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Piece of Union Terminal’s history returns home

Cincinnati Museum Center displays original painting of destroyed mural

CINCINNATI – A piece of history has come home to Cincinnati Museum Center. What was once missing has been found, at least in some form. Of the 23 original murals created by Winold Reiss, only eight remain in Union Terminal. Of the remaining murals, 14 were moved to Cincinnati/Northern Kentucky International Airport in 1974. The final mural was destroyed but has been given new life today as Cincinnati Museum Center unveiled the return of Reiss’s cartoon.

destroyed muralThough not the mural itself, Reiss’s cartoon, an important step in the creation of the finished mural, is still a welcome addition to Union Terminal’s remaining murals. “Reiss’s murals are more than just artwork, they’re history,” says Douglass W. McDonald, President and CEO of Cincinnati Museum Center. “They’re as iconic as the building itself. We are delighted by this donation and so pleased to be able to install this piece now for the holidays.”

The map of the United States that once spanned the entire width of the western wall of Union Terminal’s train concourse was collateral damage when the concourse was demolished in 1974.The 20-foot by 80-foot mural denoted the five time zones of North America and major cities. In the same style and colors of Reiss’s other glass tile mosaic murals, it was too large to be moved and succumbed to the wrecking ball, crumbling to dust and shards of glass.

Reiss’s shattered mural comes back to life, as vibrant in color today as it was in 1933. Courtesy of a generous donor, Reiss’s one-quarter scale cartoon of his United States map mural has returned to Union Terminal. For the first time in nearly 40 years, this map, with its vivid blue waters, rich green land masses and varying shades of orange states, will greet visitors to Union Terminal as they enter the Cincinnati History Museum.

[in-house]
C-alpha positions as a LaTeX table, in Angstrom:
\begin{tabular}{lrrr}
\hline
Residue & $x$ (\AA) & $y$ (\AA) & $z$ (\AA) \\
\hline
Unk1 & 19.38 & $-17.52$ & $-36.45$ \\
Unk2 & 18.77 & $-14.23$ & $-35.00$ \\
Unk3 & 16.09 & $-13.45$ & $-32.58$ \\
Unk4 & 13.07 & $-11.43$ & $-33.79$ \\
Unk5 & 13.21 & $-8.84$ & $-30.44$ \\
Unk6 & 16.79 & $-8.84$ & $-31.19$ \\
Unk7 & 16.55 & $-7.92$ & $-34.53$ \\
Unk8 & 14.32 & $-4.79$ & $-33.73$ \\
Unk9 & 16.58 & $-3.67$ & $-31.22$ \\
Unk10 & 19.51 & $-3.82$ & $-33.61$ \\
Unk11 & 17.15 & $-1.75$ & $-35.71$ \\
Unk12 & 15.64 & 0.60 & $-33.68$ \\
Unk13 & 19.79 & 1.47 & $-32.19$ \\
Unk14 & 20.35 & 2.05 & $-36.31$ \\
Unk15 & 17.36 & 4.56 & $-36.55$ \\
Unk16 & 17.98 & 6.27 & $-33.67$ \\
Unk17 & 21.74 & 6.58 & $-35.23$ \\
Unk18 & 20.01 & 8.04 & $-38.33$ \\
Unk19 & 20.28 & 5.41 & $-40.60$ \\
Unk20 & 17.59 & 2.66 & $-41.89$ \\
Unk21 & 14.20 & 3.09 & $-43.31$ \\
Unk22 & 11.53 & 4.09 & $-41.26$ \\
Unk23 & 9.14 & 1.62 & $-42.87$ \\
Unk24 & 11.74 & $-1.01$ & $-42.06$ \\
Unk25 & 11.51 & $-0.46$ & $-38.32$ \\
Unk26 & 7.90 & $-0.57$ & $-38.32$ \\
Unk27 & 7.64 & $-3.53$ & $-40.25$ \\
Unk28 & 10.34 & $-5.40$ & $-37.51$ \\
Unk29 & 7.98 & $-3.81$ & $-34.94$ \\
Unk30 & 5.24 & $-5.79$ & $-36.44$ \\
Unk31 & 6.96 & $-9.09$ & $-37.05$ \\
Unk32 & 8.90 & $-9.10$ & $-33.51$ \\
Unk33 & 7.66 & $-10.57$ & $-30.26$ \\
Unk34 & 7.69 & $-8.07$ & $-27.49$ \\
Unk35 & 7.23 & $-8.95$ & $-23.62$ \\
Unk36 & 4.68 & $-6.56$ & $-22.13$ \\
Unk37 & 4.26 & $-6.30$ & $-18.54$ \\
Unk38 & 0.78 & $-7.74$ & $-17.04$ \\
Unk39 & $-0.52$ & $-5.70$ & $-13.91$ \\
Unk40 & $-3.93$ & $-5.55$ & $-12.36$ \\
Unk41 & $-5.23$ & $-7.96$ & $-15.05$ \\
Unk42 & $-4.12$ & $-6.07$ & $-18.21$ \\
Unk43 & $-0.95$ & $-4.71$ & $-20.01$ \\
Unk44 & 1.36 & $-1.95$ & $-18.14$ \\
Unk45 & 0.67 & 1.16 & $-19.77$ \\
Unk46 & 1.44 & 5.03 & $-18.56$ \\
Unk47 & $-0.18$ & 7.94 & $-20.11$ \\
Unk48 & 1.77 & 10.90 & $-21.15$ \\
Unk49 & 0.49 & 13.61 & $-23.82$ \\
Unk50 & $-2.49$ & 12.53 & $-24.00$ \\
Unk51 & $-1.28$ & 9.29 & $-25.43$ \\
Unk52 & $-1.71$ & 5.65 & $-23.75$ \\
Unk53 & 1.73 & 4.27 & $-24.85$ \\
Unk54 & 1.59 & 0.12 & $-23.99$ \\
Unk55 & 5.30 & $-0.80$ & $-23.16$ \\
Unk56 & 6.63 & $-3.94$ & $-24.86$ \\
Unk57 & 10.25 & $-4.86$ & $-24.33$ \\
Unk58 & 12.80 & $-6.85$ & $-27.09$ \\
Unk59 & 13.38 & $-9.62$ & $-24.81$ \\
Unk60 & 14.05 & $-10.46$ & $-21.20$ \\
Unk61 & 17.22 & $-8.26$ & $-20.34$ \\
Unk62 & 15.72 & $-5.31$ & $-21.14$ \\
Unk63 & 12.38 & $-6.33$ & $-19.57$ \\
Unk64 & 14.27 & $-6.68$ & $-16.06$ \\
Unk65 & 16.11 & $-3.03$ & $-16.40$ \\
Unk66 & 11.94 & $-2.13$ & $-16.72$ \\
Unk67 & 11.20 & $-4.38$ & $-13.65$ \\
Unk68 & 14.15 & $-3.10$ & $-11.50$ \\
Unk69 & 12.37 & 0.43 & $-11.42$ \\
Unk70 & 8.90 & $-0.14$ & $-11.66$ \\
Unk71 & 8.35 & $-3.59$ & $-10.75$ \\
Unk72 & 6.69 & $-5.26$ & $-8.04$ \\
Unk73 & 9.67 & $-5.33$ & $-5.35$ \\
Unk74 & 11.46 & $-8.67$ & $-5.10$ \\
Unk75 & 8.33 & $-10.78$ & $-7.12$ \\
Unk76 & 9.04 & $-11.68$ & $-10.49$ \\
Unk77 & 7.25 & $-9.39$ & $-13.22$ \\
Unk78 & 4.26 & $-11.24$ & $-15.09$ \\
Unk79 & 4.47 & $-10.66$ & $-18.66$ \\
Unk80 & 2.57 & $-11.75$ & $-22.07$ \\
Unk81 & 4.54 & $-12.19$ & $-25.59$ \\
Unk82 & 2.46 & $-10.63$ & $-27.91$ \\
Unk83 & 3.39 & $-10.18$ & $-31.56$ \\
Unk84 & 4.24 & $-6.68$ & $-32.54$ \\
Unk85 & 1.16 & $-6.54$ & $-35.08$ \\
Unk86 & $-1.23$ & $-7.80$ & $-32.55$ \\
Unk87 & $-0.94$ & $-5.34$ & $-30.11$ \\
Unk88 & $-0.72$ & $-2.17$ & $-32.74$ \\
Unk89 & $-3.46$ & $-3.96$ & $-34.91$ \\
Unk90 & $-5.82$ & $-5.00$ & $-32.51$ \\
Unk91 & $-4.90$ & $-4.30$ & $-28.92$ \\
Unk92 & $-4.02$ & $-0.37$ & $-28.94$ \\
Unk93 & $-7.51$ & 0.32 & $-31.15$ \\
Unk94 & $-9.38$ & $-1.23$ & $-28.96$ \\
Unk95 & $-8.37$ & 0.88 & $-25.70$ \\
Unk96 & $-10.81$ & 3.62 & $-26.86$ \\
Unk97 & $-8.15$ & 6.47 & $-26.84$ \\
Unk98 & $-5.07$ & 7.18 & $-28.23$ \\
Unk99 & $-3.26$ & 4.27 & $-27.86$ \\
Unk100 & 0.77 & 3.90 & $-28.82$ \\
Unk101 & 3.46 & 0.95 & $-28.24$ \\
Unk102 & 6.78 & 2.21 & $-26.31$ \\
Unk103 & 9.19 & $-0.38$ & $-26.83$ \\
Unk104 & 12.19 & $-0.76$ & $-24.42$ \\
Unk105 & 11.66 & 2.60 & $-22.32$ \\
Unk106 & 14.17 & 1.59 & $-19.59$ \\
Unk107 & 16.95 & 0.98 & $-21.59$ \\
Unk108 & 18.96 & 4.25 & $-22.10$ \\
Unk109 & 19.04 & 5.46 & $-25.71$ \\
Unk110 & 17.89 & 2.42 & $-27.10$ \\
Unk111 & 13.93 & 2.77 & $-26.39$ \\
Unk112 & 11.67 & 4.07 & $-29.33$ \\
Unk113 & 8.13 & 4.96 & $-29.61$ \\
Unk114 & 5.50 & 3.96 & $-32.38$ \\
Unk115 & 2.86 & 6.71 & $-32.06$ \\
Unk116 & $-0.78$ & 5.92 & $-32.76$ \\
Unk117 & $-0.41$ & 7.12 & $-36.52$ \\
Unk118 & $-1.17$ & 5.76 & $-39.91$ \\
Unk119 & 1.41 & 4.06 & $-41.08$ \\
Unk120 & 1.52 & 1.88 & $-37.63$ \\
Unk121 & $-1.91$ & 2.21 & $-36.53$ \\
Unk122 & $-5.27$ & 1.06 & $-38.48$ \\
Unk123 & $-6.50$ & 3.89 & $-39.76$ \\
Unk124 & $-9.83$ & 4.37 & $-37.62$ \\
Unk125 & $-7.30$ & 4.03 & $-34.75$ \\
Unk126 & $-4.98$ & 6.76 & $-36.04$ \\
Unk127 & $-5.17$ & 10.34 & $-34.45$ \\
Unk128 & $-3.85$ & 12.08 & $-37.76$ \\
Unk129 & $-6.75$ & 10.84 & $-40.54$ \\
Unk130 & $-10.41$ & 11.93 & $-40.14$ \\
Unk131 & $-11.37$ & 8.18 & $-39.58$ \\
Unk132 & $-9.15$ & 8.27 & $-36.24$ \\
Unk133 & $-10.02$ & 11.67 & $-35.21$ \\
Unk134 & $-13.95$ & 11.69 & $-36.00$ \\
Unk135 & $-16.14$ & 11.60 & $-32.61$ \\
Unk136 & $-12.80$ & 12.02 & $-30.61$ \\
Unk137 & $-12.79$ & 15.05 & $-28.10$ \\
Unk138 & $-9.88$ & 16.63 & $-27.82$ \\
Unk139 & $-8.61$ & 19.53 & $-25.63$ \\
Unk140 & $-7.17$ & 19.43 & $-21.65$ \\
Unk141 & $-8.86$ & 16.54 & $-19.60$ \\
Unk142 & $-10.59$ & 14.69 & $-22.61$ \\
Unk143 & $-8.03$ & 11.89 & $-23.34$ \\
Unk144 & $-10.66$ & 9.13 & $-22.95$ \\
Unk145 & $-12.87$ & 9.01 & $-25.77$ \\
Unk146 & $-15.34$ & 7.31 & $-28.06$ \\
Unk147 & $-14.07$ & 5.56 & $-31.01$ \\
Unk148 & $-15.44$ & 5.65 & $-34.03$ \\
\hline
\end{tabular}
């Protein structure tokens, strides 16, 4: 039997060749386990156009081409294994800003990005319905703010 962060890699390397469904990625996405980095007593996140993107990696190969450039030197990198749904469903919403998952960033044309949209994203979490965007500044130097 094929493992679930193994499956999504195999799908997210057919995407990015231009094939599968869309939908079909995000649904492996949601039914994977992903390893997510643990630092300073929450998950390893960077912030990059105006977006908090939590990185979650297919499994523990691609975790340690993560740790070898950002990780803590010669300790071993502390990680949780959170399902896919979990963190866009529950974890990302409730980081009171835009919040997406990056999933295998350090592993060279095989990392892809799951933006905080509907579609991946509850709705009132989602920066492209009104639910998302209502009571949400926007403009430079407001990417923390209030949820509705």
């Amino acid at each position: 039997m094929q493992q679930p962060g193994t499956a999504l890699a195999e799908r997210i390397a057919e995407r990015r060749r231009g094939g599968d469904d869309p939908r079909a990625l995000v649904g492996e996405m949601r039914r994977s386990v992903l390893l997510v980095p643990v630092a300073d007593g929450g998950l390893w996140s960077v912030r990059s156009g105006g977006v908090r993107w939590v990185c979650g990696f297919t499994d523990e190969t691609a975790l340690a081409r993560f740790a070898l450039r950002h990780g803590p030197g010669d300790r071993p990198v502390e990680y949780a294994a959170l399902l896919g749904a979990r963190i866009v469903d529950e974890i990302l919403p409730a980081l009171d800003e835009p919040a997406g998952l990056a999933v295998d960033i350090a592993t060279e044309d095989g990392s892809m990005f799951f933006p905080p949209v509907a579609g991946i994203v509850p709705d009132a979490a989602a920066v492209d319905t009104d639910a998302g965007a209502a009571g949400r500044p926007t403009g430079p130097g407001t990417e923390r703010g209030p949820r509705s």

The map not only shows you how to get to a different state but also a different time. “One of our goals is to show our city’s history through the eyes of past Cincinnatians,” McDonald says. “Travelers 80 years ago would have seen these same murals, including the larger version of Reiss’s map. This painting adds to the sensation of being transported back in time.”

Reiss’s 5-foot by 20-foot painting can be seen in the Cincinnati History Museum. The museum is open Monday through Saturday from 10 a.m. to 5 p.m. and Sunday from 11 a.m. to 6 p.m.

The design of Union Terminal had spaces set aside for a vast collection of public art. The largest set of these spaces was reserved for a series of murals that would depict the cultural heritage of the United States and Cincinnati and also emphasize local history. For the project they selected Winold Reiss, an interior designer and portrait artist who was known for his work in Harlem and painting Native Americans from the American West.

Reiss began the project by taking photographs of local residents and industries. Replicating the photographs to the smallest detail, Reiss painted a cartoon that the Ravenna Tile Company in New York would use to create the mosaic murals on a larger scale. Nickel-sized pieces of glass were carefully cut and pieced together using Reiss’s cartoons as a guide. As the murals do today, they were designed to create a lasting impression on visitors to Union Terminal.

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